Seal oil omega-3 for APAC: Norwegian company seeks growth in the East amid sales spike in China
In the first six months of 2020, China’s import of seal oil had jumped 213.9%, according to a recent report by China Chamber of Commerce for Import and Export of Medicines and Health Products (CCCMPHIE).
The Oslo-based Norsund Gruppen AS is one of the companies which had witnessed first-hand the growth in demand for seal oil products.
The SME counts Noromega as its bestselling seal oil brand in China. The company also sells seal oil from Biosunn, another brand that it owns, in China.
Sales of seal oil from all its brands sold in China grew at about 100% in the first six months of this year as compared to the same period last year.
As for Noromega alone, sales had gone up 120% to 130%.
Chairman Vegard Moltubakk attributed the growth to heightened health awareness amongst the consumers due to COVID-19.
“We have gone from one partner in 2017 to six, seven partners now today for different brands (sold in China).
“The growth has been tremendous in 2020 and we are very satisfied with the customer feedback and we are very satisfied with our distributors in Greater China,” said Moltubakk.
The products are sold via e-commerce platforms, including Wechat and Little Red Book in China.
He said that the consumers ranged from older people to millennials. Consumers generally take it as a supplement to increase omega-3 level, for brain, heart, and vision health.
Another growth driver is perhaps because seal oil products from Norway are also associated with a “pure and clean image,” said Lee-Magnus Chen Valseth, who is the chief brand officer at Lifeline Pharma – one of the supplement brands owned by the company.
“I believe that the consumers know that harp seal (Pagophilus groenlandicus) is native to the Arctic sea, and they are associated with something pure and clean, it is like the untouched part of the world,” he said.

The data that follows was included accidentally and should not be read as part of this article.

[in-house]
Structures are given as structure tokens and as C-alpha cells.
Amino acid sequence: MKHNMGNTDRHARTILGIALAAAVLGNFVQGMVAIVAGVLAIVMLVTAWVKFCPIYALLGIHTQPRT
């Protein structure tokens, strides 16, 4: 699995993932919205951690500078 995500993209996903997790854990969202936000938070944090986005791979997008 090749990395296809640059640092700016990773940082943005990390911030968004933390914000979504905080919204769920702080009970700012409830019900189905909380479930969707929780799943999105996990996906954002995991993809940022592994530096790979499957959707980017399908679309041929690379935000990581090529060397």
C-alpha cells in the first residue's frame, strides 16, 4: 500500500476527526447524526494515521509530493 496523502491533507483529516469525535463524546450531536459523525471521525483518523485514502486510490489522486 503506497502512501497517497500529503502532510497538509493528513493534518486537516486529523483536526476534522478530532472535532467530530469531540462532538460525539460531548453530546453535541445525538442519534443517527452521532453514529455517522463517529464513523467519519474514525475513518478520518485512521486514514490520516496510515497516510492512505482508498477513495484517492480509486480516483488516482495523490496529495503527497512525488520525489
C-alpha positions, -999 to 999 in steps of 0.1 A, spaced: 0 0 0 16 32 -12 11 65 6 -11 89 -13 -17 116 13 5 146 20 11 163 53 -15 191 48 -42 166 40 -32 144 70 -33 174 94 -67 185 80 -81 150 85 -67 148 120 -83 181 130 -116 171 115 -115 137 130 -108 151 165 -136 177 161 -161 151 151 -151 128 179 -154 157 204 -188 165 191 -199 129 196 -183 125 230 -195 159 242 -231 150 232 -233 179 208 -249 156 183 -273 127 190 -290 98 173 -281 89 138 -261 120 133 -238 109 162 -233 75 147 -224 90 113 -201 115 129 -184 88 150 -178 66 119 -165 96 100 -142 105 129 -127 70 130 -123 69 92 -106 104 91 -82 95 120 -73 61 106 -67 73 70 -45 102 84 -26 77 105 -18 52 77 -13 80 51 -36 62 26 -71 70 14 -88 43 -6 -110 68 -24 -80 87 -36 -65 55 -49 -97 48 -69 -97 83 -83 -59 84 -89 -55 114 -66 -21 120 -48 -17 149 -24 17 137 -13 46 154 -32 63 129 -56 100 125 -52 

APAC the core
The company has identified APAC as its core market for its seal oil supplement products moving forward.
“We are looking at the entire APAC,” said Valseth, adding that the expansion in APAC will mostly take place via e-commerce.
“We will take it step-by-step, at the moment, we are closer to a launch in Vietnam,” Moltubakk said. There is a possibility that the market entry will take place by the end of this year.
A main reason for focusing on APAC is because seal oil is banned in most of the Western countries.
Apart from Norway and Canada, which are the producers of seal oil, commercial seal products are banned in most Western markets such as the US and Europe.
In the Western part of the world, the company only sells its seal oil supplements in pharmacies in the domestic market.
Clearing the misunderstanding
Seal products have been banned for a few reasons in most Western countries, including concerns with the ethics of the hunting process.
Prior to the uproar, seals have been hunted for its fur, soap, margarine, and later in the 1990s for its oil.